Six sleep myths debunked

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Sometimes I think we are dealing with an epidemic of insomnia. The number of people that I see who have problems falling asleep or staying asleep is concerning. Recently I was fortunate enough to go to a seminar by a Sleep Physician which looked at all the research on sleep and I was surprised to find that some of my beliefs around sleep had in fact no basis in reality whereas other areas were more critical than I thought. Let’s start with some of the myths that originated from the Puritans.

  1. 16 hours awake, 8 hours asleep. This myth originates from a time of the Puritanical work ethic but is the root belief that we need 8 hours of sleep is derived from this time period.
  2. Sleep before midnight is more valuable – well actually no if you are a night owl trying to get to sleep earlier may result in more stress and less valuable sleep than if you work with your natural time clock. Going to bed at twelve and waking at eight may be a much better fit for you and result in better energy through the day. However if you need to get up early on a regular basis you may need to wind bedtime back to an earlier time to operate effectively.
  3. Waking is not normal. Actually the evidence shows we start with a deeper sleep cycle that gets progressively lighter and we usually experience up to 4 of these a night. For women over fifty it is normal to have the cycle peak and result in waking at least two to four times a night. Being stressed about waking will probably extend the period between cycles.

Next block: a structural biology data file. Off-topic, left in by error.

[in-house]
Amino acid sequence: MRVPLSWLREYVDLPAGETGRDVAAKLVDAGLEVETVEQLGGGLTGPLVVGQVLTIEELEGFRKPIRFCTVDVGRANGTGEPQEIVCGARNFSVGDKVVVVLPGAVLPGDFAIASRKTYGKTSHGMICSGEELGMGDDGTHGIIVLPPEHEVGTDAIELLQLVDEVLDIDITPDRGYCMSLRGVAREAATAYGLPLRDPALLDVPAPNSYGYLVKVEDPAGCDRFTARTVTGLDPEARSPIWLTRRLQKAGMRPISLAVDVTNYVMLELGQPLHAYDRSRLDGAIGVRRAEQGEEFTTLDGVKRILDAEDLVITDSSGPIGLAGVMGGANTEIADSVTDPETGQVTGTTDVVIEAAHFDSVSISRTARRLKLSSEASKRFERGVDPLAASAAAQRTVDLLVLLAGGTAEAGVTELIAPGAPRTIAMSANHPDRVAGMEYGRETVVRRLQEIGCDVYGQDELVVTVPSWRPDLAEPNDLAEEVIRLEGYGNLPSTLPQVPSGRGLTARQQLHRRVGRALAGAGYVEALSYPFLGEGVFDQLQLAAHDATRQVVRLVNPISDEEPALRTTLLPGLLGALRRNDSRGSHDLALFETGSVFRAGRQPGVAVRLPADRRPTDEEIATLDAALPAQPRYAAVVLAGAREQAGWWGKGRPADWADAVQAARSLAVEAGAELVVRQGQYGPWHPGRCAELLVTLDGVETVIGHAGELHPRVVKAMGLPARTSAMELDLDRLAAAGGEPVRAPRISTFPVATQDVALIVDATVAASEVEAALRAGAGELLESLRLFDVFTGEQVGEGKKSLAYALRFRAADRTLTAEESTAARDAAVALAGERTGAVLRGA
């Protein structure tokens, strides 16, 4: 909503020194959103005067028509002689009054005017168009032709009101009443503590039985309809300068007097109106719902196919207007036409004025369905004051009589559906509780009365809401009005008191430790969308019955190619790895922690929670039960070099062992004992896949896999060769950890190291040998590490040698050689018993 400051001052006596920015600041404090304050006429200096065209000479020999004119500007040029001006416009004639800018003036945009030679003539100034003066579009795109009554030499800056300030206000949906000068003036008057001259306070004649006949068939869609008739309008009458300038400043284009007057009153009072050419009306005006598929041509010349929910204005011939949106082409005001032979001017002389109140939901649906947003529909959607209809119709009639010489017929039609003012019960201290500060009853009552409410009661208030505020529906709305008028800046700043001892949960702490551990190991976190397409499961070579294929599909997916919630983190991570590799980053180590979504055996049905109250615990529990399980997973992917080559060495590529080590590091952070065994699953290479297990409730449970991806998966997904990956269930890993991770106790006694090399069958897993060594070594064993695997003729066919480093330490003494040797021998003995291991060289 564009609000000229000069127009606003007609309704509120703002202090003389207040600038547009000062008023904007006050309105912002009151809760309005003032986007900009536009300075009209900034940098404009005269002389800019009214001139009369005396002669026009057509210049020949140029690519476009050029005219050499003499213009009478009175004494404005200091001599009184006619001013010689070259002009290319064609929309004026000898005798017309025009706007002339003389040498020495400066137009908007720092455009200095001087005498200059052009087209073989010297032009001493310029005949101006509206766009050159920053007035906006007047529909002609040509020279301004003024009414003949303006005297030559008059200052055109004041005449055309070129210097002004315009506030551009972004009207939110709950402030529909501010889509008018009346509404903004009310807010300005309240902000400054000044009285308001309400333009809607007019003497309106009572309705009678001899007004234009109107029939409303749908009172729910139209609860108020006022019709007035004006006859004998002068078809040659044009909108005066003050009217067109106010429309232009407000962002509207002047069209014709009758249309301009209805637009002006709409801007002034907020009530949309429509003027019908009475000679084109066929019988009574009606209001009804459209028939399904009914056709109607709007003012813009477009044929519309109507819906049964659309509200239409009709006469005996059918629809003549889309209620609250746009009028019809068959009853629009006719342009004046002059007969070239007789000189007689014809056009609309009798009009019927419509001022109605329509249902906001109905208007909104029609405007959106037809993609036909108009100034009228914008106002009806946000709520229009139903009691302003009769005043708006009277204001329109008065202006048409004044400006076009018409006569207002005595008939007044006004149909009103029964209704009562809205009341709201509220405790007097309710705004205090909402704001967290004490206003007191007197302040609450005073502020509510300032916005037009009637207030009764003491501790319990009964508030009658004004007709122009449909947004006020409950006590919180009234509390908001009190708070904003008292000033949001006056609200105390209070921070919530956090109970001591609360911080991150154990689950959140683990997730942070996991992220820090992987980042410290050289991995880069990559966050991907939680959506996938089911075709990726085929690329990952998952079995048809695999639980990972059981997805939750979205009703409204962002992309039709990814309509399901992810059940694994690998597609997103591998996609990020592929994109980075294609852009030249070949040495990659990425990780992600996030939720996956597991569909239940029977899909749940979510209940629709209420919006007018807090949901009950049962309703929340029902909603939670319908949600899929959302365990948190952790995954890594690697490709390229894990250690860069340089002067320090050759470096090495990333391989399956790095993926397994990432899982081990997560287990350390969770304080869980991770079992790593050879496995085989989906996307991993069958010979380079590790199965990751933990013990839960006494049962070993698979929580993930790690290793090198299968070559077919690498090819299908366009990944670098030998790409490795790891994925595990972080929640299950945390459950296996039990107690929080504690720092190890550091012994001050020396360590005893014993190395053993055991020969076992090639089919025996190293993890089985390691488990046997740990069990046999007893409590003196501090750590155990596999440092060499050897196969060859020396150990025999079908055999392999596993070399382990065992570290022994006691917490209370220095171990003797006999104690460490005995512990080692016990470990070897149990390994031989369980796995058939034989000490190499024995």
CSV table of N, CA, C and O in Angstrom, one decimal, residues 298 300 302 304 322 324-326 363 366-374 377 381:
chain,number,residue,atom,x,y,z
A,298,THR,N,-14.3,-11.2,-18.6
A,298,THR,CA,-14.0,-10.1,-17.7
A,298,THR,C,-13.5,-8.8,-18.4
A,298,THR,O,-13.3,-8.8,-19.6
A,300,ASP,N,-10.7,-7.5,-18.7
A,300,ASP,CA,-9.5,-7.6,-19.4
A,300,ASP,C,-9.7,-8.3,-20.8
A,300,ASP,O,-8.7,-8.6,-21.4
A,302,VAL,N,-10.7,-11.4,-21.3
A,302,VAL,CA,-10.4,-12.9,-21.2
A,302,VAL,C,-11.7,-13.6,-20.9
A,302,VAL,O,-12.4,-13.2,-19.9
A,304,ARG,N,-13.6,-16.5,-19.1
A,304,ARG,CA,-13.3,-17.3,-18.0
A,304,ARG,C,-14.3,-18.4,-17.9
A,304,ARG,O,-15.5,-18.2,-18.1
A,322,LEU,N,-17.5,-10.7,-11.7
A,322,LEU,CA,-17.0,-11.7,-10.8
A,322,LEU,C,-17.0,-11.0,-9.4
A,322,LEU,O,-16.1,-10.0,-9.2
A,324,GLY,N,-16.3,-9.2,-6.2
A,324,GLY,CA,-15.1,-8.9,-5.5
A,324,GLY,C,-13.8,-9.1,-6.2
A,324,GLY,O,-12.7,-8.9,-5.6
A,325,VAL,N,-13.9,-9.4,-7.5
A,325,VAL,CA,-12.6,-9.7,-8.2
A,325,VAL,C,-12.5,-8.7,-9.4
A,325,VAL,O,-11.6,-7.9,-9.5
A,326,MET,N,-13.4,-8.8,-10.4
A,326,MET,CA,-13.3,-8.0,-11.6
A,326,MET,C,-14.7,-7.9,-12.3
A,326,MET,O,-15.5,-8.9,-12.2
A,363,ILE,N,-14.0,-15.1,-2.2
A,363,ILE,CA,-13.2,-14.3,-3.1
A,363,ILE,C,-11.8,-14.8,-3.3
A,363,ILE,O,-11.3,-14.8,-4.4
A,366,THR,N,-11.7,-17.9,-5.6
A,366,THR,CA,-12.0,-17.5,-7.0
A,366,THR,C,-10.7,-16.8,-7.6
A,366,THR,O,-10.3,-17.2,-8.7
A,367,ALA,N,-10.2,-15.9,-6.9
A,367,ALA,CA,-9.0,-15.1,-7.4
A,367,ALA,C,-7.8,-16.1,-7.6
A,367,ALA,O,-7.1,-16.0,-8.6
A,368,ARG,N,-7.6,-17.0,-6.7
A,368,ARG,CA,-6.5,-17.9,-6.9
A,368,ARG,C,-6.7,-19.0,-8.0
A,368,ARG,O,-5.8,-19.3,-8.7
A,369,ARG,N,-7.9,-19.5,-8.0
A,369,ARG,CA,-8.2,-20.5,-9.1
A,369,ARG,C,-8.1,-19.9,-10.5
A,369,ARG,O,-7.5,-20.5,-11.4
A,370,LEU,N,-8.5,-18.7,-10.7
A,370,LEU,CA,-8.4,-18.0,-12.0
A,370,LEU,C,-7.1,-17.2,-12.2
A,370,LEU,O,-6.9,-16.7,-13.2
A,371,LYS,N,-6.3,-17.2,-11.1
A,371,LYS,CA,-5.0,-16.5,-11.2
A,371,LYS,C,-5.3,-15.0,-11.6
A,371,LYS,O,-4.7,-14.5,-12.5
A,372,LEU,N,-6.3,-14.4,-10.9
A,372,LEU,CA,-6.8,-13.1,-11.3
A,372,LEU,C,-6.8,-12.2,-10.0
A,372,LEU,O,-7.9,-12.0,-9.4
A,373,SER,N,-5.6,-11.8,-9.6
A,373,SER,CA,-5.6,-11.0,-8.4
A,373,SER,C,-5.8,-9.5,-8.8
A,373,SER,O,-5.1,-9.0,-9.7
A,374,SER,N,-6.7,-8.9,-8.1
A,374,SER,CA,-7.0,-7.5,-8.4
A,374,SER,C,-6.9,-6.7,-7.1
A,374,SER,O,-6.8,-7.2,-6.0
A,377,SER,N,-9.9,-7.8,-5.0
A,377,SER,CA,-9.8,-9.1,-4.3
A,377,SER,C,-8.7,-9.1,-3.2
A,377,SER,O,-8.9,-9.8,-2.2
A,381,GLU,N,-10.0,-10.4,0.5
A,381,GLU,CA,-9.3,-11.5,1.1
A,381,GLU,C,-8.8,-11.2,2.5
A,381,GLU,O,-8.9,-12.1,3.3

4. Screens affect sleep . I have always told people that screens in the bedroom are not a healthy option either for their relationships or their sleep patterns. Turns out that it is partially right. TV screens at a distance are actually much less problematic than devices close up, largely due to the blue light of the devices. This blue light triggers wakefulness and can affect sleep adversely. Also the noises that most phone make even on silent can interrupt sleep.
  5. Eating impacts sleep but primarily if it represents a change in routine. Eating dinner at eight or nine isn’t a problem as long as its your regular option. The body will produce digestive enzymes in accordance with your regular routine. Its only when you change your routine that it may impact your sleep.
  6. Wake up refreshed actually less than 3% of people wake up like that. For most of us it takes two hours to get to 80% of your cognitive ability. Give yourself time to wake up in the morning before kicking into work mode.

For a lot more useful information about sleep check out the website sleephub.com for a variety of podcasts and other resources. Lets hope in future you wake up more like this.

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Hopefully after reviewing these myths and making a few changes you will start to feel as though you are having better quality sleep. If not make an appointment to see me and see how we can work on the causes of poor quality sleep. Appointments can be made on 8084 0081 or online at the website

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